If there’s one trope of folklore that appears over and over again, it’s schemes to get rich quick. Jack and the Beanstalk is, of course, one of the most universal – who wouldn’t want a goose that laid golden eggs? Lazy but often kind boys charm princesses into marrying them; pretty and resourceful maids do the same with princes. These fairy tales are a daydream, a wish-fulfilment to those stuck in a seemingly inescapable round of poverty and want. It’s something we can easily recognise in lottery ticket buying and the poring over the lives of celebrities and the royals even as austerity pinches pockets a little further and privatisation erodes the services we once had. But get rich quick stories didn’t always take place in the never-never land of fairy tales. Sometimes they take place right here, in our local area.
In researching the various folk and ghost tale books I’ve written, these tales occur again and again. They are not, of course, tales in which people actually get rich quick. These are the other sort – the sort that tells us not to rock the boat, not to disturb the status quo, to knuckle down and work hard to get your rewards because these schemes always end, if not in disaster, then in disappointment.
You see, there’s treasure hidden out there, under the earth, in ponds, in secret places. We all know it’s true – look at Lance and Andy in Detectorists sweeping their metal detectors over the (allegedly) Essex countryside (actually Suffolk!) and, at the series’ end, discovering the treasure lurking beneath their feet. People have been discovering this hidden treasure for centuries – Roman coin hoards, lost rings, real buried treasure placed with the pagan dead. Even now, we are desperate to concoct tales to tell the story of why this treasure happened to be where it was, even if our tales today tend to be more historically minded than the tales told in ale houses and by firesides in the day’s before we knew the history in the earth. But still, stories they are.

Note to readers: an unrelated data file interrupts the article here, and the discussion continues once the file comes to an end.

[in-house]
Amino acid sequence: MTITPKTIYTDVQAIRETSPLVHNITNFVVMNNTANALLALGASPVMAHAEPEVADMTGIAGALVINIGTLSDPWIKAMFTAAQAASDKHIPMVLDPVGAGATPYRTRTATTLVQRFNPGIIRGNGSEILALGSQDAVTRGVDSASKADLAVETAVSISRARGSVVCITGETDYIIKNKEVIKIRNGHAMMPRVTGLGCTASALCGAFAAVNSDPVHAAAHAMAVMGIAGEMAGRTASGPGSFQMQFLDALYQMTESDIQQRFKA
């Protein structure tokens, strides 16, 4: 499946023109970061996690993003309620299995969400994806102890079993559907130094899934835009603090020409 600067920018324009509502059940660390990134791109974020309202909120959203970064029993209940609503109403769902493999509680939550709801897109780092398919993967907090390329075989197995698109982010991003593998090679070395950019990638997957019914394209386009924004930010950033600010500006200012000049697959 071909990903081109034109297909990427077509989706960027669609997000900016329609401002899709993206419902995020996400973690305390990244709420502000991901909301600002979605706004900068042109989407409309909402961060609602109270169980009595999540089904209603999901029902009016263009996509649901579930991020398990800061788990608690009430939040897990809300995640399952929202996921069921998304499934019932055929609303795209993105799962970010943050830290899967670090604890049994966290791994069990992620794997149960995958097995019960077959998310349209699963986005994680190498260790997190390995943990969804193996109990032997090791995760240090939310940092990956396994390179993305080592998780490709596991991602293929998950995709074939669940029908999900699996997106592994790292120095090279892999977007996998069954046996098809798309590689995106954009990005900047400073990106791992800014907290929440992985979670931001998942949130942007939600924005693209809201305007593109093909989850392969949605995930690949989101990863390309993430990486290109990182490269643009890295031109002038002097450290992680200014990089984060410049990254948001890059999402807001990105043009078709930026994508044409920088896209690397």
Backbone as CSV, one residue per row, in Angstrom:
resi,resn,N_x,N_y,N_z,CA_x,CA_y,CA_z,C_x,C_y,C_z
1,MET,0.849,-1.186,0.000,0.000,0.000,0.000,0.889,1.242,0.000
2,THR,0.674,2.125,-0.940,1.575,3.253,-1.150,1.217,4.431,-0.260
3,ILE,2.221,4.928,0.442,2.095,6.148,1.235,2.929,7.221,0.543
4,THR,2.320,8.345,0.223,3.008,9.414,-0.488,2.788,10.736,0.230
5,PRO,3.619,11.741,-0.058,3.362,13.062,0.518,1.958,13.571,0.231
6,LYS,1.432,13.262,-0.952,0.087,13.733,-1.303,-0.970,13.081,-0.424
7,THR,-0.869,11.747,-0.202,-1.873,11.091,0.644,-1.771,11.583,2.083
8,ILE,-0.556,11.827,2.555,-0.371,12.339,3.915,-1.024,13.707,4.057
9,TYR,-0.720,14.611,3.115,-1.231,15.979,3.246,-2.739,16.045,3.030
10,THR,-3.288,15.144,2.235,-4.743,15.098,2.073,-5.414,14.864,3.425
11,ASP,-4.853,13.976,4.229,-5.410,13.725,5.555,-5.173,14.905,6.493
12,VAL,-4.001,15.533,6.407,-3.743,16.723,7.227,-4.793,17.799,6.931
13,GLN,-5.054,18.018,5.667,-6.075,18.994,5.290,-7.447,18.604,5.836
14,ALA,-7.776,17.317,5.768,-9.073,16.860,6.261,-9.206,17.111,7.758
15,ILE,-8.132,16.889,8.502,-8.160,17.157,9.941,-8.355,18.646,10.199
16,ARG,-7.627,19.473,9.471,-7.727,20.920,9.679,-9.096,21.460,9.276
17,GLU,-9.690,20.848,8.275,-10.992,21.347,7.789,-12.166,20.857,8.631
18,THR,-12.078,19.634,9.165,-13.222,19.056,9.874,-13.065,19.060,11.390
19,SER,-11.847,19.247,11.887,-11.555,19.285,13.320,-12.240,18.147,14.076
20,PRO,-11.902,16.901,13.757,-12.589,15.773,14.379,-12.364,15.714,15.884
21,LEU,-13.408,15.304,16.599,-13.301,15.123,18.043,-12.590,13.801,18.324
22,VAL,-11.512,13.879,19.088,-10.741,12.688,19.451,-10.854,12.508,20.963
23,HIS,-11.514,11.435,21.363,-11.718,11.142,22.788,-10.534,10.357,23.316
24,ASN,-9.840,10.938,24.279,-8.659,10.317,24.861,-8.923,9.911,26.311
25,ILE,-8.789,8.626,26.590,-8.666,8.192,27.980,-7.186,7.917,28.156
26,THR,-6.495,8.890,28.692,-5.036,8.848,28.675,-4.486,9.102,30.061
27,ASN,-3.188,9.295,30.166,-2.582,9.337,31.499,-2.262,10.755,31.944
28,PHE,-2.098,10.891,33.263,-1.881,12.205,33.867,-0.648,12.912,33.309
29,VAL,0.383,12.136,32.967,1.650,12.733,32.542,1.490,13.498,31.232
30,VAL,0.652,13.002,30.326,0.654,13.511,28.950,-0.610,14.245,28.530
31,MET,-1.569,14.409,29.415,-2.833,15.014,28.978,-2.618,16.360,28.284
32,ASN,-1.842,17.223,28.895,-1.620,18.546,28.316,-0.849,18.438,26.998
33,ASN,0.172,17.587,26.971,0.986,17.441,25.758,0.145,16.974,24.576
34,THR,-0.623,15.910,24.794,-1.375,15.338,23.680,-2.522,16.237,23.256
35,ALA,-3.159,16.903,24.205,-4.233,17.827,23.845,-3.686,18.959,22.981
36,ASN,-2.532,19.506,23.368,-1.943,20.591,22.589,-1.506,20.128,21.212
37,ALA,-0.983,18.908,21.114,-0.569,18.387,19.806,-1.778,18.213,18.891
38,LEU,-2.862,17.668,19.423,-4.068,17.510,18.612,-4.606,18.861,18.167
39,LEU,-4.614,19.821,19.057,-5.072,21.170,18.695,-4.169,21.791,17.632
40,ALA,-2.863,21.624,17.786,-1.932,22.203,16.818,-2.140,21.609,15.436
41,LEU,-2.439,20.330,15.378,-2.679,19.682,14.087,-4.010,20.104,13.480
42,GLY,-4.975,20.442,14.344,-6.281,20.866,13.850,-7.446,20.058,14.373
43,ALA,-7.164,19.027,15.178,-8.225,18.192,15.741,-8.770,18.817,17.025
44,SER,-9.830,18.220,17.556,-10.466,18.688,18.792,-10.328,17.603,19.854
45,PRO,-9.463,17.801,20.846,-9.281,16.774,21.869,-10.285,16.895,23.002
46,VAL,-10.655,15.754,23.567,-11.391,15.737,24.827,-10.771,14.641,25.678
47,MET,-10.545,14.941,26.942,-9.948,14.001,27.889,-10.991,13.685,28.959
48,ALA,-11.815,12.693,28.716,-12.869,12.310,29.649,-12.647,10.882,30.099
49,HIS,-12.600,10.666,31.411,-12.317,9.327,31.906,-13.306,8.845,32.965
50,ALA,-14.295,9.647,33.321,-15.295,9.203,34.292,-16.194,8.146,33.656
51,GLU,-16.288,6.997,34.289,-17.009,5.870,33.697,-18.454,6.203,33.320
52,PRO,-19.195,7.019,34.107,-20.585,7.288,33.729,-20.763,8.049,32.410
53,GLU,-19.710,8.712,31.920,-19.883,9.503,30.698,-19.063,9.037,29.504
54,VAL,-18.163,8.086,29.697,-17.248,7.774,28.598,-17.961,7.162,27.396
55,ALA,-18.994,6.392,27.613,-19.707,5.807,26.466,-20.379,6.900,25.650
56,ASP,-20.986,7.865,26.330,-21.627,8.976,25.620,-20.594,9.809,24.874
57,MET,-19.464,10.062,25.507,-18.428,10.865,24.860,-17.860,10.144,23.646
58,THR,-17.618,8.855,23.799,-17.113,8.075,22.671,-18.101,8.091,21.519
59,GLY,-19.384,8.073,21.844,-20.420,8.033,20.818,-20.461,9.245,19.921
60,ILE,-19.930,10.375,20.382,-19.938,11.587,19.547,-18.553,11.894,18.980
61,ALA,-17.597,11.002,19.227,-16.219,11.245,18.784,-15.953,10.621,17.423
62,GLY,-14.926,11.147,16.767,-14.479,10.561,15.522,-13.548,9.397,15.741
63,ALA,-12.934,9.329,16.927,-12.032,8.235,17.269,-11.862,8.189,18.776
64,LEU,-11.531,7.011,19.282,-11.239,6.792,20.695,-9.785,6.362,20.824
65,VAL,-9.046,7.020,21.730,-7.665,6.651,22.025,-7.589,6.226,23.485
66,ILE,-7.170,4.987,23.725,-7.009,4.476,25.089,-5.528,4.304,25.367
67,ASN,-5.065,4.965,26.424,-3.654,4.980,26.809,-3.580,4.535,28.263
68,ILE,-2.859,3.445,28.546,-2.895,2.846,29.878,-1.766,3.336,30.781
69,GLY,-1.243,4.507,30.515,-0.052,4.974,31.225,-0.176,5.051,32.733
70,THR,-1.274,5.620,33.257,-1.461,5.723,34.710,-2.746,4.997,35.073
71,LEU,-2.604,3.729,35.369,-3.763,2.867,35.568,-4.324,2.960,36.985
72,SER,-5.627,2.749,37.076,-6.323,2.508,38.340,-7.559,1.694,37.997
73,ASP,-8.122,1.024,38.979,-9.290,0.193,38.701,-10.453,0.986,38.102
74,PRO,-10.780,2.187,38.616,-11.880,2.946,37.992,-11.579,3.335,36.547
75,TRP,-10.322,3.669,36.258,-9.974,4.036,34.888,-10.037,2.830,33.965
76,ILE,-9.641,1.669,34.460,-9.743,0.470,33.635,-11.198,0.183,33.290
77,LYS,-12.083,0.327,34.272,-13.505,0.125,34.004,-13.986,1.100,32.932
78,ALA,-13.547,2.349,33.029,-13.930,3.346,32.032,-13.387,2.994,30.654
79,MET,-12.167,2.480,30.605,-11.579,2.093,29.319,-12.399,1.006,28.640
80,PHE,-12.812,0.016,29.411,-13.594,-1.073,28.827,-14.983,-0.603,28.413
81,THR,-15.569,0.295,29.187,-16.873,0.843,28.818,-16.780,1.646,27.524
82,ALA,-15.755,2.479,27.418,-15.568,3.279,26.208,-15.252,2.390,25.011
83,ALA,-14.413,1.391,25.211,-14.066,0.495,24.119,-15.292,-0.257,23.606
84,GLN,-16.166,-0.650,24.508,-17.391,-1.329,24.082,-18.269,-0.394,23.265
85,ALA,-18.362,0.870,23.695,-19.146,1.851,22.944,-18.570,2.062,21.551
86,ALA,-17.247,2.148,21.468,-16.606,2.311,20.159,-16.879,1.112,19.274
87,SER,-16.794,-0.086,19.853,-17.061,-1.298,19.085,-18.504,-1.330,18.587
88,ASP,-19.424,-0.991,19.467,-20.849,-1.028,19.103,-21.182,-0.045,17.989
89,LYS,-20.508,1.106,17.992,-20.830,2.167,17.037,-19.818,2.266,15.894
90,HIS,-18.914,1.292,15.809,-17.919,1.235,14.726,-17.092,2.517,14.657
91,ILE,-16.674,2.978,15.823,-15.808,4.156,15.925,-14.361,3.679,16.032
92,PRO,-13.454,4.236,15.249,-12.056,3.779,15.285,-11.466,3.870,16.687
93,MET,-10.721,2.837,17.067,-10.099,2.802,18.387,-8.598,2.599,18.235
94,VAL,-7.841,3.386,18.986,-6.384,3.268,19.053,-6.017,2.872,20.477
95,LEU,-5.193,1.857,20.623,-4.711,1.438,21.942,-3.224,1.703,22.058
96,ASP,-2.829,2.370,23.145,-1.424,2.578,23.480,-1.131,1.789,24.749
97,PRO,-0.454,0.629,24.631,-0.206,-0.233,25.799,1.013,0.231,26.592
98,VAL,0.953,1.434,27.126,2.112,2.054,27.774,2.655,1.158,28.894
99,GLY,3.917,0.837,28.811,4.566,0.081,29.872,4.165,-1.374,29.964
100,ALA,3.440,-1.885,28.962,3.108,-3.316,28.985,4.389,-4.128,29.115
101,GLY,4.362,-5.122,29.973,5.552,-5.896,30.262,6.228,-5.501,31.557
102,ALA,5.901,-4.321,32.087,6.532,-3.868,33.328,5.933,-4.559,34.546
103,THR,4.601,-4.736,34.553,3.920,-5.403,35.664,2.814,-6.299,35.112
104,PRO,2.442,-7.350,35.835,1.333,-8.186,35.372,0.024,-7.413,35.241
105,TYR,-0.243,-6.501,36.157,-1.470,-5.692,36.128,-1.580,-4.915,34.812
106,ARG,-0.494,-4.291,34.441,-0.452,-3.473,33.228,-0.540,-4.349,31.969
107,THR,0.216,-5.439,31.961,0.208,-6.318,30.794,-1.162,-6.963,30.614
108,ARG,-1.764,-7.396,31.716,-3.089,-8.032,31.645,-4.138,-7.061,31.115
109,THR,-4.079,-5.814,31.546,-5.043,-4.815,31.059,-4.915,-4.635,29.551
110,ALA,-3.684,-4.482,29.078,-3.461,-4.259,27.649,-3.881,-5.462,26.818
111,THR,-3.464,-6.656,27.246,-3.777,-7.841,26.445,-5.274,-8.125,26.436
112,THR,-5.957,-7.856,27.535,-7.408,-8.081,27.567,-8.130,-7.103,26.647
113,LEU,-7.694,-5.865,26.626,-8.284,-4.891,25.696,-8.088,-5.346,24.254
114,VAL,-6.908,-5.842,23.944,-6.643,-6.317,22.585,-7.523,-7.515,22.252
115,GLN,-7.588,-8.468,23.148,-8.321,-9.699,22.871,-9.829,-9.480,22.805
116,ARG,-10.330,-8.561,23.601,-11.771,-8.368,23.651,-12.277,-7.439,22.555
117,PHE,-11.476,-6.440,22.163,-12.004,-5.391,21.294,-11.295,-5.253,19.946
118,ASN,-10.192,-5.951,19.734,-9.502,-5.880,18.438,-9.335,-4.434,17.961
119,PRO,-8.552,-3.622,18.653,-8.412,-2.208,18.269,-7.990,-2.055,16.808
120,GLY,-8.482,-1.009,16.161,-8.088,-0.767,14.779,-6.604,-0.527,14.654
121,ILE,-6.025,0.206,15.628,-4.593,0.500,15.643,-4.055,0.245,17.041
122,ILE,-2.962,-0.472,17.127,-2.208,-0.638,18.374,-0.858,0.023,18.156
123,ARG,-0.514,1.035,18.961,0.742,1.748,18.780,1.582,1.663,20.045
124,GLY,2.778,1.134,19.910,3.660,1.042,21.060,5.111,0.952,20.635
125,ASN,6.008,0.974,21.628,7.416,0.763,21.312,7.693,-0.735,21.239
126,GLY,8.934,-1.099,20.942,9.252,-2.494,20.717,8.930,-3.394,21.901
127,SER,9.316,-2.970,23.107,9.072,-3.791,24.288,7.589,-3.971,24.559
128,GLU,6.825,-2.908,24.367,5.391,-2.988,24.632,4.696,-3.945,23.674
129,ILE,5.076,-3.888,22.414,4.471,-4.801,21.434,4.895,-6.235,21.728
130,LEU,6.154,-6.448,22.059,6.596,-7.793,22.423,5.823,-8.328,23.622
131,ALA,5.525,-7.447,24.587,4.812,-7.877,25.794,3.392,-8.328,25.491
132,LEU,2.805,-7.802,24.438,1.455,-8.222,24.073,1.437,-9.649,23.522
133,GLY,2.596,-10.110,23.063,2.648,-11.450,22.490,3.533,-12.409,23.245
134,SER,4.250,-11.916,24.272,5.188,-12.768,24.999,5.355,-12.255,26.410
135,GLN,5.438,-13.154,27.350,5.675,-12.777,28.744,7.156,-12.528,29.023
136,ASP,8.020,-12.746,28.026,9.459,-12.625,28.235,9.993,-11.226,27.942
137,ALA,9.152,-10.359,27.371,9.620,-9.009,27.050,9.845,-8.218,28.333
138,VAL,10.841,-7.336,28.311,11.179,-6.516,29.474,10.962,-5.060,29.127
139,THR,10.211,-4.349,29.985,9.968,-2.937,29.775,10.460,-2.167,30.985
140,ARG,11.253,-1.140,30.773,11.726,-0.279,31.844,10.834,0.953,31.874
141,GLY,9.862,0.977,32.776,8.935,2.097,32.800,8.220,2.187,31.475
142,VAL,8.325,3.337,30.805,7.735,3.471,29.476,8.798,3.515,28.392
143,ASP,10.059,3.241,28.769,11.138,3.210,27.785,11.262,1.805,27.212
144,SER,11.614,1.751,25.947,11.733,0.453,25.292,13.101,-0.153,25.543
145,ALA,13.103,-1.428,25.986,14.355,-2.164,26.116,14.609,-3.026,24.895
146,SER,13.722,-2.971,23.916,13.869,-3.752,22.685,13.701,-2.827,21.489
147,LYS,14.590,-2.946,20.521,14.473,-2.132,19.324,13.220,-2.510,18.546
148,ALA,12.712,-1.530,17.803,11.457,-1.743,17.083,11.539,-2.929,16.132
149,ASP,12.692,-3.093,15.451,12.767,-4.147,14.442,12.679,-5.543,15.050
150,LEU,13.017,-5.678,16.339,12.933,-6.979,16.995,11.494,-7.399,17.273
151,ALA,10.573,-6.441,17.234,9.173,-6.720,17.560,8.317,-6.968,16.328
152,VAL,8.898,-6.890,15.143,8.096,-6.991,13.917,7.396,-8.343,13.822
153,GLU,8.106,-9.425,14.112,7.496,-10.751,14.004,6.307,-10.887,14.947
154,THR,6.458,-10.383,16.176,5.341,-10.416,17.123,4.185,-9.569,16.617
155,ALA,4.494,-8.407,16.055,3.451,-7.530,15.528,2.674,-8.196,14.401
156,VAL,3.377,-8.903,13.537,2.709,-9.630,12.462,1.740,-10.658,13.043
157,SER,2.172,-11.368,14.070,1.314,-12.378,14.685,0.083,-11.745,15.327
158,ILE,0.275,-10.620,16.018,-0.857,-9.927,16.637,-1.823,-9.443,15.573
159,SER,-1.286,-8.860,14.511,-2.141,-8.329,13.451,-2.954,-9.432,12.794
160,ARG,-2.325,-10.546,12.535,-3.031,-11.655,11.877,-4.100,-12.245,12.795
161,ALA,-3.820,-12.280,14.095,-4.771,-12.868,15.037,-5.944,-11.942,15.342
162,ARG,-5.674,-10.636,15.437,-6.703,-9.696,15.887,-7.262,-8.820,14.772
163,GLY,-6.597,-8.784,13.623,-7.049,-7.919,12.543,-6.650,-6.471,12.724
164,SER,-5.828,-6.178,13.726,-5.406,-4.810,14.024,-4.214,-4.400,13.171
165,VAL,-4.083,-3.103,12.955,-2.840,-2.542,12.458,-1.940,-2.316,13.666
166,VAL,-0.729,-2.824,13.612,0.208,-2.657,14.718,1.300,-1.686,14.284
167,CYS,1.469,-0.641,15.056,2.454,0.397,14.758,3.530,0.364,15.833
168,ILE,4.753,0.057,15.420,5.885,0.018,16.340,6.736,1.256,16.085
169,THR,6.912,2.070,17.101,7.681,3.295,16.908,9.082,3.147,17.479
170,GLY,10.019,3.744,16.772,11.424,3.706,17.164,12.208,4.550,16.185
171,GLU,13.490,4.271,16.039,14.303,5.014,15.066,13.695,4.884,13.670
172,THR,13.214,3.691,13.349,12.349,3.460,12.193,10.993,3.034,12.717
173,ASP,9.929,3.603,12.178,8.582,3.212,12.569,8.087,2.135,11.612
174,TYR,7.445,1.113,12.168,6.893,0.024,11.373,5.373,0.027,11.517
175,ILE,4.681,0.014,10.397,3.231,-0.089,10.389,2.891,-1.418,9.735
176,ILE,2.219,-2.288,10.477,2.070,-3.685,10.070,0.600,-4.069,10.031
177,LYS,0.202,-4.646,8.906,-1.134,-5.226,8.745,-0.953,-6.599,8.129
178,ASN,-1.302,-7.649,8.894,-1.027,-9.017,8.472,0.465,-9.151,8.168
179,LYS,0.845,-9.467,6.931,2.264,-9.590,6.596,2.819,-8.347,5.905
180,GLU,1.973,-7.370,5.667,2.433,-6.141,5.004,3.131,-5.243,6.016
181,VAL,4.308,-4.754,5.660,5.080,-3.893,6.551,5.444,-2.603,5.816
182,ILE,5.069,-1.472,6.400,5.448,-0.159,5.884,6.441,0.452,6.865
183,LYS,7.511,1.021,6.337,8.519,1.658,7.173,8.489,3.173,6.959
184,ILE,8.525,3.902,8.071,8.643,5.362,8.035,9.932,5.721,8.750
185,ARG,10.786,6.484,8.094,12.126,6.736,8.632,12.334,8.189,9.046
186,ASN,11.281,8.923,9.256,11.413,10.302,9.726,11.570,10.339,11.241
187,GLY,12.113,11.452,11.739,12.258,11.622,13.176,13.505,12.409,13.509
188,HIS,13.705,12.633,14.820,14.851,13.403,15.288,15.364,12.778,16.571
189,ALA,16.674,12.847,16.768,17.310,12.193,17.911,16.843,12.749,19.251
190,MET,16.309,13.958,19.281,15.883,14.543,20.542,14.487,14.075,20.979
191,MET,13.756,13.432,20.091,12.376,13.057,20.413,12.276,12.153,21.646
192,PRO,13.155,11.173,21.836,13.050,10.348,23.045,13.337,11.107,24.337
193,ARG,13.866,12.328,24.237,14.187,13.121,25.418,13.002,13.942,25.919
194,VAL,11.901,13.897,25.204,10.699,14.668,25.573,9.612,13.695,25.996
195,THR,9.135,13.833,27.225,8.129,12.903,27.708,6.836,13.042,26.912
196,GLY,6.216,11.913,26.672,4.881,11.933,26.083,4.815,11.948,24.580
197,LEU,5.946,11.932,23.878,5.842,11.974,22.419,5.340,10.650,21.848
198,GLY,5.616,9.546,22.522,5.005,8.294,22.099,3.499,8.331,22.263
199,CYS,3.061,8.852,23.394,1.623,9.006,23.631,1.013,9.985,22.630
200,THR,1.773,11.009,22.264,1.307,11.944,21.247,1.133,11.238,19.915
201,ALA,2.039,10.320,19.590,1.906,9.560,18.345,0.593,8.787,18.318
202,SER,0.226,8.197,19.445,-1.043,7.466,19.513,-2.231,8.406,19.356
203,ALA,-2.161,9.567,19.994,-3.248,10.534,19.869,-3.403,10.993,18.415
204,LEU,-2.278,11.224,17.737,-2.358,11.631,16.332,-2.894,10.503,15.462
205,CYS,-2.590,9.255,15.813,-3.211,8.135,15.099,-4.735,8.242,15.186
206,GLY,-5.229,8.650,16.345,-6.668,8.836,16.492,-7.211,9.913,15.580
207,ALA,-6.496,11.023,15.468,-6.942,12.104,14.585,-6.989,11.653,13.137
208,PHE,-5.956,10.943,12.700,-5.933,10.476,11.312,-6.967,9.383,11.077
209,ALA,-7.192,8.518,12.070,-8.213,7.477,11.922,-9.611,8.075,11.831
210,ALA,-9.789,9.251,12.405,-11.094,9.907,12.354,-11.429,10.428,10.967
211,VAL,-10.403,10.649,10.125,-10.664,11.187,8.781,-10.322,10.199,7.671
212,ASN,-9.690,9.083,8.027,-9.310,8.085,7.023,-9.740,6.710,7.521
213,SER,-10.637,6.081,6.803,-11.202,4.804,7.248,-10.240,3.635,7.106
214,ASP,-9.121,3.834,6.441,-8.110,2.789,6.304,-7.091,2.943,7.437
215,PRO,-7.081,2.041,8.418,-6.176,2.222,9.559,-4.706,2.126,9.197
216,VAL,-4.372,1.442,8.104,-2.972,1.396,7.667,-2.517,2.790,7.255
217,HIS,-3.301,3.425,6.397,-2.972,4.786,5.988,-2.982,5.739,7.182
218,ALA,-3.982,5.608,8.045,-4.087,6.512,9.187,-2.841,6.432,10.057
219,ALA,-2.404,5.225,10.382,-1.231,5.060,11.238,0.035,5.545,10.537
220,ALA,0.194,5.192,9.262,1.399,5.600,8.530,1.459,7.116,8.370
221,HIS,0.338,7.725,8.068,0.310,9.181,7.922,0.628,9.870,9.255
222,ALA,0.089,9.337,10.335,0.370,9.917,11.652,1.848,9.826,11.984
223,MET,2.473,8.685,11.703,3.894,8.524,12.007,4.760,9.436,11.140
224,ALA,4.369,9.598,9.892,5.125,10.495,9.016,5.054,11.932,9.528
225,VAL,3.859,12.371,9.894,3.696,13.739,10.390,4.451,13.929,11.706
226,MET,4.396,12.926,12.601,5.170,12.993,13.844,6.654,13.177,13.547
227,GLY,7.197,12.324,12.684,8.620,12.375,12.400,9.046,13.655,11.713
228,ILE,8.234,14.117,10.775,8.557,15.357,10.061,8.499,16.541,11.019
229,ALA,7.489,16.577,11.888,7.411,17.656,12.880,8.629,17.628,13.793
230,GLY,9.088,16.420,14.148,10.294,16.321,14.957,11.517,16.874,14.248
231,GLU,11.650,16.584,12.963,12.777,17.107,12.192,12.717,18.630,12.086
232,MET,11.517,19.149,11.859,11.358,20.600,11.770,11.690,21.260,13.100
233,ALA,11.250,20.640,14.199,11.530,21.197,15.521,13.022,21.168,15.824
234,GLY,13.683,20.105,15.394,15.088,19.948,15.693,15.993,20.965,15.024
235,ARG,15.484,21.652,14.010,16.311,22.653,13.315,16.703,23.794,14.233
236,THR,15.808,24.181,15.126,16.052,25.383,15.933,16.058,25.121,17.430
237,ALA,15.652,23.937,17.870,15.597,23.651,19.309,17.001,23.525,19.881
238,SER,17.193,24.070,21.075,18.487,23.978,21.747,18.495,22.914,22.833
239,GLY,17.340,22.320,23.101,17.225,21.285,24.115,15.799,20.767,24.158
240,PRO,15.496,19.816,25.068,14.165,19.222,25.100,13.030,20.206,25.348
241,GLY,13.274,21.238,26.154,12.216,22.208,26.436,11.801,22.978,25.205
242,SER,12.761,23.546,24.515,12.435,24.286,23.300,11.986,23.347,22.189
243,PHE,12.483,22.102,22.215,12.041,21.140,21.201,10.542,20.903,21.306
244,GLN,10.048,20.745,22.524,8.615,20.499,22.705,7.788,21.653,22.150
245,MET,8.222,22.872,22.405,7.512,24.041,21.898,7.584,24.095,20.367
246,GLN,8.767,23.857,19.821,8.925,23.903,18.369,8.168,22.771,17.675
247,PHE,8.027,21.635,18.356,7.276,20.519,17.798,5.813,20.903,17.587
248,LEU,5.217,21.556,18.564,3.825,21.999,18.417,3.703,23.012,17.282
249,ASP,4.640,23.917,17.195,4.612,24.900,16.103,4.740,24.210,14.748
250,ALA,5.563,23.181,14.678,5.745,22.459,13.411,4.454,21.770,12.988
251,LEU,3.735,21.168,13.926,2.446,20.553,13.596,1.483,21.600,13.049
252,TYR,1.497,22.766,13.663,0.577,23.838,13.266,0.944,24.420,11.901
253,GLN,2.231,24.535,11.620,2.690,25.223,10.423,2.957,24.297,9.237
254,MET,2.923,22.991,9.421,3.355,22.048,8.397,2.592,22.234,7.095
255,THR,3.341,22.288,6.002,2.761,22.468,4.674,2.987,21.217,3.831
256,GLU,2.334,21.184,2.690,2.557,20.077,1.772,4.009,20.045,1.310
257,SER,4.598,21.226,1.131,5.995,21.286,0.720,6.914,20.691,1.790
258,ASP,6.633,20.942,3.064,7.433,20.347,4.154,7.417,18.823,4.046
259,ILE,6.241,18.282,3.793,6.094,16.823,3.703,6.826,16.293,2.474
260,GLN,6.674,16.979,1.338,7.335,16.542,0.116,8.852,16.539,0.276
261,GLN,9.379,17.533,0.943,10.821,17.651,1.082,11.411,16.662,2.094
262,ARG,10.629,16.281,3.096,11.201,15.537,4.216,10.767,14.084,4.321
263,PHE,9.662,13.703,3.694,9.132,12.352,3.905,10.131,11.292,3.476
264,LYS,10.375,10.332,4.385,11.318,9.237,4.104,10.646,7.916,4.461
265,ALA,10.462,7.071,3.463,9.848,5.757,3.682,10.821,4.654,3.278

That’s why it’s thrilling to think that the man in Mound 1 at Sutton Hoo might actually be King Raedwald. A real person, attested by that reliable witness, Bede – and in king lists. We already have a story to attach to him. But there is a tale that Edith May Pretty, who owned the estate that the burial ground sits on back in the 1930s, had a friend who saw ghosts there – including one who stood on Mound 1, which, so it’s said, inspired Pretty to get the archaeologists in, just before the Secord World War![i] Of course, there may have long been tales that the burial mounds were haunted – after all, most of them had been ransacked for the treasure that the robbers had failed to find in Mound 1.
Not surprisingly, burial mounds are often a focus of treasure seeking tales. Not just Anglo Saxon and Bronze Ages ones, potentially likely to hold treasure, but the far older long barrows, which were repositories for bones, not the metal whose use had not yet been discovered by the people who raised them. As I’ve said before, often all these mounds were thought to be Saxon or Viking, so Molly the Dreamer of Minchinhampton can meet a Saxon warrior under Gatcombe Tump long barrow on his dreamed tip off that there’s gold buried there, as retold in Gloucestershire Ghost Tales. But that’s only one example – there’s a Bronze Age round barrow near Bisley, also in Gloucestershire, that’s actually called Money Tump! The tale there, retold by Westwood and Simpson, is that it was well-known that there was treasure there – a farmer wished to bulldoze the mound to find it, saying he’d ‘be rich for the rest of his life.’ [ii] The money came from the chieftain buried there after, presumably, being cut down fleeing the invading Saxons. There have been sightings of headless warriors there, too, though admittedly this was after the Bisley Feast…[iii] There’s a Golden Coffin Field up there, too, at Oakridge, with a tale that the field once contained such a thing – there’s a barrow in the field.[iv]